Tuesday, August 25, 2009

Theft of Anhydrous Ammonia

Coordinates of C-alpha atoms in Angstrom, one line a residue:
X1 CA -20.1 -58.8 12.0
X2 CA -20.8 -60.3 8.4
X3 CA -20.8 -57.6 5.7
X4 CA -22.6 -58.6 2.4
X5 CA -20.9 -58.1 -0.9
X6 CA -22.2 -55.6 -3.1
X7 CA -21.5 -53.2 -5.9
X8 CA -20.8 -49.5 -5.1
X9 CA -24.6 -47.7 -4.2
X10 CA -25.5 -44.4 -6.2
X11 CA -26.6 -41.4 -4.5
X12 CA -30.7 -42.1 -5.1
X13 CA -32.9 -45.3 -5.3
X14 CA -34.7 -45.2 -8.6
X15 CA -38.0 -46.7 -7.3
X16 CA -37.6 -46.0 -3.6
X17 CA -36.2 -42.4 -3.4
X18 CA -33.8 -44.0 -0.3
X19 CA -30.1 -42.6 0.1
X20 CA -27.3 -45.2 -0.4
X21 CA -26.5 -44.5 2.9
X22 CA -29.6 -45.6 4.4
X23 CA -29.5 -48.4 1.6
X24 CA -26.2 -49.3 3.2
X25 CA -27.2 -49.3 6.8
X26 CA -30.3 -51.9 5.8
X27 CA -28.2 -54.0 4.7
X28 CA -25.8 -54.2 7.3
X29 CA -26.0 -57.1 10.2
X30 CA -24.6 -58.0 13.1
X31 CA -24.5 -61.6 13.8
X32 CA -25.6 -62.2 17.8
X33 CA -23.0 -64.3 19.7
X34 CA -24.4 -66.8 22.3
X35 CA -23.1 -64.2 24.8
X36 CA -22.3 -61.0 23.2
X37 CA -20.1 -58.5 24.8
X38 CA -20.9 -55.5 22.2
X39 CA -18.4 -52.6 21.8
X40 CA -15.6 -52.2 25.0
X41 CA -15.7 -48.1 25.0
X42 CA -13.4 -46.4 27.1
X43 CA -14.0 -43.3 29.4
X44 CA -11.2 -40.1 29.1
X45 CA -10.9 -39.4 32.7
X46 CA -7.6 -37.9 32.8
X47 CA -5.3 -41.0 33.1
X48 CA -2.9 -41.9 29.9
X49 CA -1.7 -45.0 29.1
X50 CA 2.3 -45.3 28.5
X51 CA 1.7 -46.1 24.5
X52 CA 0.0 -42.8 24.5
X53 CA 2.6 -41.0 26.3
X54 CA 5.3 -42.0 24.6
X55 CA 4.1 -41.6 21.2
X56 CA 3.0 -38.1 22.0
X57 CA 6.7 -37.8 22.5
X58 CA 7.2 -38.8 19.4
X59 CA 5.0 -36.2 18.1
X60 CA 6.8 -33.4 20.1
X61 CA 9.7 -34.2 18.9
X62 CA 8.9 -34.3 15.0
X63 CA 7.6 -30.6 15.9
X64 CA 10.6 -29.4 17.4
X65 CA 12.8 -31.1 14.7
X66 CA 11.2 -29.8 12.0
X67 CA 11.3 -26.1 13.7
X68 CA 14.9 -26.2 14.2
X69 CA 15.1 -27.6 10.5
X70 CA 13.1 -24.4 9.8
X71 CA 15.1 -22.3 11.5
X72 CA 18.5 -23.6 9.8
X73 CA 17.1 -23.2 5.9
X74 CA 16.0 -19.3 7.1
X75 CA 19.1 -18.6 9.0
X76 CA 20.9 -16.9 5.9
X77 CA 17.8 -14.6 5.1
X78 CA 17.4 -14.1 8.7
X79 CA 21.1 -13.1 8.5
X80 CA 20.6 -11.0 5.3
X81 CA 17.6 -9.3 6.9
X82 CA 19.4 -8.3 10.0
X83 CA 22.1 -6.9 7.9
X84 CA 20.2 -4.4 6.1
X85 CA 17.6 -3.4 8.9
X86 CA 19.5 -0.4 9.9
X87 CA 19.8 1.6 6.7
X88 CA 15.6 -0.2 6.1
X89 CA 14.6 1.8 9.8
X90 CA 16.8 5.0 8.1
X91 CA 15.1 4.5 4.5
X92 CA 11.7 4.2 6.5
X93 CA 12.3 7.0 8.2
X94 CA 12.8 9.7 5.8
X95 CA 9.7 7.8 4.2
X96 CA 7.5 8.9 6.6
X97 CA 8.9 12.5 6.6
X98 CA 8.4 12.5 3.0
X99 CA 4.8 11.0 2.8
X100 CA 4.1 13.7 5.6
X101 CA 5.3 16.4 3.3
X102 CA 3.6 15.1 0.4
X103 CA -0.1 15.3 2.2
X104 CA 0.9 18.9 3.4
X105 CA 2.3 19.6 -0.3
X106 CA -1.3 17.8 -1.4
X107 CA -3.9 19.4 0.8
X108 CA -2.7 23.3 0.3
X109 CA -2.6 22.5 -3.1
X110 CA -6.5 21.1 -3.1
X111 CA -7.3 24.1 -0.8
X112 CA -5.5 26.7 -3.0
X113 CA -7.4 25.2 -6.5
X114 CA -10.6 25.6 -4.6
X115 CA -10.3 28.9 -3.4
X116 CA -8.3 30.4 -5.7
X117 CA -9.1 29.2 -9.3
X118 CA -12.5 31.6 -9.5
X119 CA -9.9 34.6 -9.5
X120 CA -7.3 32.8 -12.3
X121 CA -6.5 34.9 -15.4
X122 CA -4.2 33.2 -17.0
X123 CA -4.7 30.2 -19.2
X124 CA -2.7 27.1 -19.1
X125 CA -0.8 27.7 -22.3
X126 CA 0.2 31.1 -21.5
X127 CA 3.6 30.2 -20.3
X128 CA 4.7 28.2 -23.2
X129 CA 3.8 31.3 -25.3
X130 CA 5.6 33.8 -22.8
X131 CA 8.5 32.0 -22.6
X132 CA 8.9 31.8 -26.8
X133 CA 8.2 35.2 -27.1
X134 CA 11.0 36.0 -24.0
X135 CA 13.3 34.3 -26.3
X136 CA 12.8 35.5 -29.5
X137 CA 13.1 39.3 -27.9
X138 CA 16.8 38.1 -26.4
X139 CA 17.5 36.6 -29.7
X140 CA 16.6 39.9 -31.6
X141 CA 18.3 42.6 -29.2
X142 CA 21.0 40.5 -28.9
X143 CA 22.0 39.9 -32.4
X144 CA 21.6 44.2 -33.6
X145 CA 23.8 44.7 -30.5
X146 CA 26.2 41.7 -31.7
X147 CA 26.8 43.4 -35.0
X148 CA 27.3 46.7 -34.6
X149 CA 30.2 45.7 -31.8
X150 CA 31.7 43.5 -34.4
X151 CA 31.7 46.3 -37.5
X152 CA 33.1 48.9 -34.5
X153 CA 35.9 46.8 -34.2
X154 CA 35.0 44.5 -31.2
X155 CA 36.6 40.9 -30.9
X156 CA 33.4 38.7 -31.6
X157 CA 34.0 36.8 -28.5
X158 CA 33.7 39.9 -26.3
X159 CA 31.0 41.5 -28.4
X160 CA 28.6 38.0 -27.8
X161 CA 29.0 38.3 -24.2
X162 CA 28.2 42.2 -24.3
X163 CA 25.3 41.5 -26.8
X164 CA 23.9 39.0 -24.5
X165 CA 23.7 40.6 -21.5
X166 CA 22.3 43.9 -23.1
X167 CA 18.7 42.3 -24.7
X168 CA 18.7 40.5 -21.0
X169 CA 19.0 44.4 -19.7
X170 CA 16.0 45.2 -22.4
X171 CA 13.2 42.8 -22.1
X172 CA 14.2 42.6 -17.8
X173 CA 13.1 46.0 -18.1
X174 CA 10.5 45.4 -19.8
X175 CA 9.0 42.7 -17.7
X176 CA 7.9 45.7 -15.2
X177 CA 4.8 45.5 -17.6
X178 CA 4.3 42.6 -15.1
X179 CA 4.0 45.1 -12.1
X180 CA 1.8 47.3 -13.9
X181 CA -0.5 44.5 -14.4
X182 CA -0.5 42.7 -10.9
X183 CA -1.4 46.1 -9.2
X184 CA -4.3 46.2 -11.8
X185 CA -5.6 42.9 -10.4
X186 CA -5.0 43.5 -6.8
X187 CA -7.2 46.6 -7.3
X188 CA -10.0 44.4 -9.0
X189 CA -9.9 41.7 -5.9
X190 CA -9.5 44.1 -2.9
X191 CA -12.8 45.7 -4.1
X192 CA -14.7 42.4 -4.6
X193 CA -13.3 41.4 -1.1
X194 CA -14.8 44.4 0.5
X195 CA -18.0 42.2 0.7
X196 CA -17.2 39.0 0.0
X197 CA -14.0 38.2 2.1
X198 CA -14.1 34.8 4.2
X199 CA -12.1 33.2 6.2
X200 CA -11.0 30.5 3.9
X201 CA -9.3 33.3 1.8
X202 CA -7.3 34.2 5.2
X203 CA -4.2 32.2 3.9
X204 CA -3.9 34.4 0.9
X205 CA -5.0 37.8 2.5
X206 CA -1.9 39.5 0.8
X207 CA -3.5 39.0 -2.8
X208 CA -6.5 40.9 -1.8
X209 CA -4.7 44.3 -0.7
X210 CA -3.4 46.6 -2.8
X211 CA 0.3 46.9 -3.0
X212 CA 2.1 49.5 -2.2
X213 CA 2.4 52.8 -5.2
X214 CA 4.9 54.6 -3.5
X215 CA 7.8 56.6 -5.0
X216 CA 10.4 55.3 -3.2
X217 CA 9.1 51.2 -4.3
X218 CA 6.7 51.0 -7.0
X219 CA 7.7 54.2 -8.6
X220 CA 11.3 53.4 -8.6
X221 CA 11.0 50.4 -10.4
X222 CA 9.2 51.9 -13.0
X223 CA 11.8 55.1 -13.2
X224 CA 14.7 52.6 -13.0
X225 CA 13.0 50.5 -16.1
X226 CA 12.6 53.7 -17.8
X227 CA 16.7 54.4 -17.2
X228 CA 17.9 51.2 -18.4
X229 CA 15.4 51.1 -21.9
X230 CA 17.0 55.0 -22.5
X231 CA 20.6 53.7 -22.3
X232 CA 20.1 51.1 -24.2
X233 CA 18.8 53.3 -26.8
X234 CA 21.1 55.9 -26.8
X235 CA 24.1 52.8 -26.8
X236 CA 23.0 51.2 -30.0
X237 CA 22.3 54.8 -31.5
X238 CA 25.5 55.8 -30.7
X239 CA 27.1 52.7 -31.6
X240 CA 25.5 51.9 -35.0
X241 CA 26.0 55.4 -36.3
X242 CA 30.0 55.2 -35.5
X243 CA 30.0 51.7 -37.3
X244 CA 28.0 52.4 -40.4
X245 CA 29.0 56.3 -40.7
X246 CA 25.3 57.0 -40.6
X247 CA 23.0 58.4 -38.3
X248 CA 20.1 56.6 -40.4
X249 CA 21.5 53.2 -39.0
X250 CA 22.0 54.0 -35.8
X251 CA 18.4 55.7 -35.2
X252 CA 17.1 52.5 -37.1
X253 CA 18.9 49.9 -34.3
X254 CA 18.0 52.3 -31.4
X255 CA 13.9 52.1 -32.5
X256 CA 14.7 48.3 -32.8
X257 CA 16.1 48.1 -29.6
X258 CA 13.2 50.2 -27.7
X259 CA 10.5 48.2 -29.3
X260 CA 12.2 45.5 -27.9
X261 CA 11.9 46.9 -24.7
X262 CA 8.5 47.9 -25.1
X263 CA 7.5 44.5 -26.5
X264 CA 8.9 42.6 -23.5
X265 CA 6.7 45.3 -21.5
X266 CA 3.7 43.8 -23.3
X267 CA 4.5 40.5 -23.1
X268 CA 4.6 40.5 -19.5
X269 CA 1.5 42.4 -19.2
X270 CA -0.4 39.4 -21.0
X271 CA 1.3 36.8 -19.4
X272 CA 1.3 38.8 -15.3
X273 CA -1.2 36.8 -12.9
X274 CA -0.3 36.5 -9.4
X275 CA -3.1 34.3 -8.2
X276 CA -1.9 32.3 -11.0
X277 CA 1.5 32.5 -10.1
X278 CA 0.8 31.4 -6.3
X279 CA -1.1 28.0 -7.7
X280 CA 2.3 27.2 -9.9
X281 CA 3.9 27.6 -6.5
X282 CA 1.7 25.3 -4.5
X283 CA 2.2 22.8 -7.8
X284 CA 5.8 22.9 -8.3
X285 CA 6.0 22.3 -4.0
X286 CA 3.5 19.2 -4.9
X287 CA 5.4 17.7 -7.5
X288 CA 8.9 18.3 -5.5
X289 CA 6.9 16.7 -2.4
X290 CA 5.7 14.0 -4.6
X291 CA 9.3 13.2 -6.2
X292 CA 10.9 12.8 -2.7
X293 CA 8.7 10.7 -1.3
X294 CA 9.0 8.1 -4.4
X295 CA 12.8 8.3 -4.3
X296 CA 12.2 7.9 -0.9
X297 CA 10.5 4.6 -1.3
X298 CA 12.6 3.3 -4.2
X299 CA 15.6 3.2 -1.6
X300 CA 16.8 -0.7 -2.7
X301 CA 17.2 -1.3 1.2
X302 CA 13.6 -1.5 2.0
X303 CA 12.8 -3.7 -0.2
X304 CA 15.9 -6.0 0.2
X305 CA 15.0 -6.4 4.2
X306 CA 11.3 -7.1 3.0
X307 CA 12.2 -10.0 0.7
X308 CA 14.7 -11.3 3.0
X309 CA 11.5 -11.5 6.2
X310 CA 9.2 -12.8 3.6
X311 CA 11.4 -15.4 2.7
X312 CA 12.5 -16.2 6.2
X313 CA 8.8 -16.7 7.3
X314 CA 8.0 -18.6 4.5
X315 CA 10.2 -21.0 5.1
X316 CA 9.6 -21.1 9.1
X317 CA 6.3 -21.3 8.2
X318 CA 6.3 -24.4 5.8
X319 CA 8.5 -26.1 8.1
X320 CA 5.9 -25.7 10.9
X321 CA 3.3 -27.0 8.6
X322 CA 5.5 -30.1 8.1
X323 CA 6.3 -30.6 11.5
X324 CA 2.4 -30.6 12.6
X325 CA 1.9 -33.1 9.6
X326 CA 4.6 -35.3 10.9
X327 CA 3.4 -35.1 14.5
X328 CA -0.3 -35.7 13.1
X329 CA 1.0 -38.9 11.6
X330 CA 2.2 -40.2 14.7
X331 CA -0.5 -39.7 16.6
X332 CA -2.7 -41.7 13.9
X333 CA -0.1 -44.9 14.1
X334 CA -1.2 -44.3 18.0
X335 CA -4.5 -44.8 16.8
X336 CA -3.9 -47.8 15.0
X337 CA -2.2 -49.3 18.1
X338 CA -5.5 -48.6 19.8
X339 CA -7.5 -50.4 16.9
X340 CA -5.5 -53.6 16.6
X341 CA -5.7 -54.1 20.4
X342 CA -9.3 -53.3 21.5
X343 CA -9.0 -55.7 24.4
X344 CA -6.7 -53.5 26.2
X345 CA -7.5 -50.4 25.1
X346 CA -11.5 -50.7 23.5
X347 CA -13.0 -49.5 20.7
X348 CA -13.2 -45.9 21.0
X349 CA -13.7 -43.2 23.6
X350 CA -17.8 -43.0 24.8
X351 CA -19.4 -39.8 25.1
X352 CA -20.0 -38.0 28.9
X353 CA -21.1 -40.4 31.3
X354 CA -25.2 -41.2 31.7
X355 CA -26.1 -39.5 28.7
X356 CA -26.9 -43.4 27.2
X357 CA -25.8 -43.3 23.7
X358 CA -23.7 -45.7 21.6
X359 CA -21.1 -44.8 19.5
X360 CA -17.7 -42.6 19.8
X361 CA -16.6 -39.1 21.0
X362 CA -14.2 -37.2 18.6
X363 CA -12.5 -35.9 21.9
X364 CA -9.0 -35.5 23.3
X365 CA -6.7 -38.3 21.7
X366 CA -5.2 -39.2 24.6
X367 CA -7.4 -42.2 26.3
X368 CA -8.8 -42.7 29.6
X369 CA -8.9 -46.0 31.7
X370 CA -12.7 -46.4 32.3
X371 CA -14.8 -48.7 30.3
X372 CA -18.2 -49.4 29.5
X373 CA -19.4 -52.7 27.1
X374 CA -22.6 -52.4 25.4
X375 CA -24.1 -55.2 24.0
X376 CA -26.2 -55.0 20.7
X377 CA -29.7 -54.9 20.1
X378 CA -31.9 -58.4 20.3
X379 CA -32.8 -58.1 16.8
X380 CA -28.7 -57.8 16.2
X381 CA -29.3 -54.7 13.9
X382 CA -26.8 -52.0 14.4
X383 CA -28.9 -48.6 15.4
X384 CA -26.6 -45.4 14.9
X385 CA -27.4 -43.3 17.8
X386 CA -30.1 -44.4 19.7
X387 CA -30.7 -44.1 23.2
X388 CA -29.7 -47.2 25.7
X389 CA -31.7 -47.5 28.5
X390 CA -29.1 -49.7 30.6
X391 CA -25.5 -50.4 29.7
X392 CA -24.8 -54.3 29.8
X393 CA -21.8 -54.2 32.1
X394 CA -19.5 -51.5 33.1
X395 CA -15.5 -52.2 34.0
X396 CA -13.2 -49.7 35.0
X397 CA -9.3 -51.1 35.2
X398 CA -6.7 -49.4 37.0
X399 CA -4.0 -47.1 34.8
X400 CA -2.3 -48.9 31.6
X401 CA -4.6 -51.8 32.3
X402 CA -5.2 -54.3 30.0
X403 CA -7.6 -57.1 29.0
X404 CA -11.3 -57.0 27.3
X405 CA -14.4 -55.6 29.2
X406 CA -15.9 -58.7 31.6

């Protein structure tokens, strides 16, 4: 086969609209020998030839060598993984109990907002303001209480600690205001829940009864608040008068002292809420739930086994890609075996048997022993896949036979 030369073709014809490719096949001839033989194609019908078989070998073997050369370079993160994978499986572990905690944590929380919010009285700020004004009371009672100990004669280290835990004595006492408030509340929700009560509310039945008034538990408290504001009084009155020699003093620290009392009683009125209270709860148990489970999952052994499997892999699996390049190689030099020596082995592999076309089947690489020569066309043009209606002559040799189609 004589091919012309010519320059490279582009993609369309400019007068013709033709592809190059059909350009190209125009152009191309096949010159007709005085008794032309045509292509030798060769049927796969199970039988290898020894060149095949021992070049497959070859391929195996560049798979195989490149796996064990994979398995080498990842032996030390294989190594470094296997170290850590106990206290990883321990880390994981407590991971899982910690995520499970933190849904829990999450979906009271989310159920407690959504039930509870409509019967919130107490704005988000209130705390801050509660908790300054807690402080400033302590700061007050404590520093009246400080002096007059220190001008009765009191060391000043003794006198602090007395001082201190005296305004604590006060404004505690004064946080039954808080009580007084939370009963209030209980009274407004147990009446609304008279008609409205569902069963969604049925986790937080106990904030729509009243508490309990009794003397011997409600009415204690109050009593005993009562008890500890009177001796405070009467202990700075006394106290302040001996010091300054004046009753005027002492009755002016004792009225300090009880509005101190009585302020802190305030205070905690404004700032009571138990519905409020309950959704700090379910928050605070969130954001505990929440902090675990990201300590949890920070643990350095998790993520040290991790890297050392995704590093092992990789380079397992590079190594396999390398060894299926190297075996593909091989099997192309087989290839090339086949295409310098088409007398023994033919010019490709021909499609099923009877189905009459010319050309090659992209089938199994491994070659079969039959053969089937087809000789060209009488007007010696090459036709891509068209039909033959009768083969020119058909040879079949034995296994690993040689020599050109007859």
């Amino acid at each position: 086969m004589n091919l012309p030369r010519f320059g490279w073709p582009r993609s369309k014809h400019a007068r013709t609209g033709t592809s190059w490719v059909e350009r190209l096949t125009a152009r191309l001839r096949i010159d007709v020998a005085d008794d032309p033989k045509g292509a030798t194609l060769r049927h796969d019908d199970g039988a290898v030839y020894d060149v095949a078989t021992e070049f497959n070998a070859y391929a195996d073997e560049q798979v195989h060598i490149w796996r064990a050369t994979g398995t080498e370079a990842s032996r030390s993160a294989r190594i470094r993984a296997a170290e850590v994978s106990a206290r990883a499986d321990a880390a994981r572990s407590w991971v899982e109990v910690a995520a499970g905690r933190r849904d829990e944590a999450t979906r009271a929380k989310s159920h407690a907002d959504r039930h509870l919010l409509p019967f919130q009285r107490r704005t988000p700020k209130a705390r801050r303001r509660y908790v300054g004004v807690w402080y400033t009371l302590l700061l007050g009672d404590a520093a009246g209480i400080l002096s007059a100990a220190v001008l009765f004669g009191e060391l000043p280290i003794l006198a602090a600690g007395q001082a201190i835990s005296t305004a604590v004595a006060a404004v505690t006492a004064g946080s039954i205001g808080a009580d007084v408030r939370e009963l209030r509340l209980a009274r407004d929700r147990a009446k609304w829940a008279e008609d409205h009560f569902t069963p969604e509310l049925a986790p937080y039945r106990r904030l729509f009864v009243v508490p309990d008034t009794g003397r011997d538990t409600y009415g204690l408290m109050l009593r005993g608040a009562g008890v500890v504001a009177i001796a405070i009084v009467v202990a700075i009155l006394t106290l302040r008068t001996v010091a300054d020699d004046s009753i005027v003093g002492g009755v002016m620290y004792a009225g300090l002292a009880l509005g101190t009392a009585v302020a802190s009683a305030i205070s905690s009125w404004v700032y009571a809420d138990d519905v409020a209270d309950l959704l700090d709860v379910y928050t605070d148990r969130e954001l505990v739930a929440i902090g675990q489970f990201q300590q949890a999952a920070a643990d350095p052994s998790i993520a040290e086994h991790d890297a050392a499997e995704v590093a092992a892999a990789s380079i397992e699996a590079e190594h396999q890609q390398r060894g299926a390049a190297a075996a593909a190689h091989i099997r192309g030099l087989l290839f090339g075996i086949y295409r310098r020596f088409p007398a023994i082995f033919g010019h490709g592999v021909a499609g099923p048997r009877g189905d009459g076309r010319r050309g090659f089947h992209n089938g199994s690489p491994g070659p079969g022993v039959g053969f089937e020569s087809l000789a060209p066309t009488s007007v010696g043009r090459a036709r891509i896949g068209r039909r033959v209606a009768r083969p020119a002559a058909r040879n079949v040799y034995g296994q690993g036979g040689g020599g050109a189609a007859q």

While there has yet to be a documented terrorist attack on a chemical facility in the United States (knock on wood) there are relatively routine thefts of anhydrous ammonia from rural and small town storage sites. These thefts are not driven by terrorism, but by the illicit manufacture of methamphetamines. While that is reason enough for concern, there have also been a number of significant releases of anhydrous ammonia over the last couple of years associated with these thefts. A recent article on the CourierPress.com site points out a new tool to help prevent these thefts and their associated potential releases of a dangerous PIH chemical. The news story tells about a recent theft of anhydrous ammonia from a small town chemical facility in Epworth, IL. The sheriff notes that the perpetrators may be easy to identify because at least one of the anhydrous storage tanks that was hit was treated with a chemical dye. Furthermore, any attempt to manufacture methamphetamines with that anhydrous ammonia will result in a visibly off-spec product that will be difficult to market. The development and marketing of this dye is an anti-drug effort by GloTell Distributors out of Washington Court House, OH. Developed in cooperation of the Southern Illinois University Carbondale, the dye is added to agricultural or cooling system grade anhydrous ammonia. The dye stays in the liquid phase of the material and stains almost any object a brilliant pink when the dye comes in contact with the air. The dye is biodegradable and the visible color disappears in about 72 hours, though it is still detectable under UV light for another 48 hours. In addition to marking the thieves, the GloTell dye stays in the methamphetamine produced with the marked anhydrous ammonia. In addition to making the product pink it makes it very difficult to dry the methamphetamine, making the illegal drug slimy and almost impossible to smoke. This combination should make it more difficult to sell the street drug. While this technology may not be very useful in stopping someone that wants to use anhydrous ammonia as a potential weapon, it does show how the proper combination of ingenuity and cooperative development can come up with unusual solutions to security problems.

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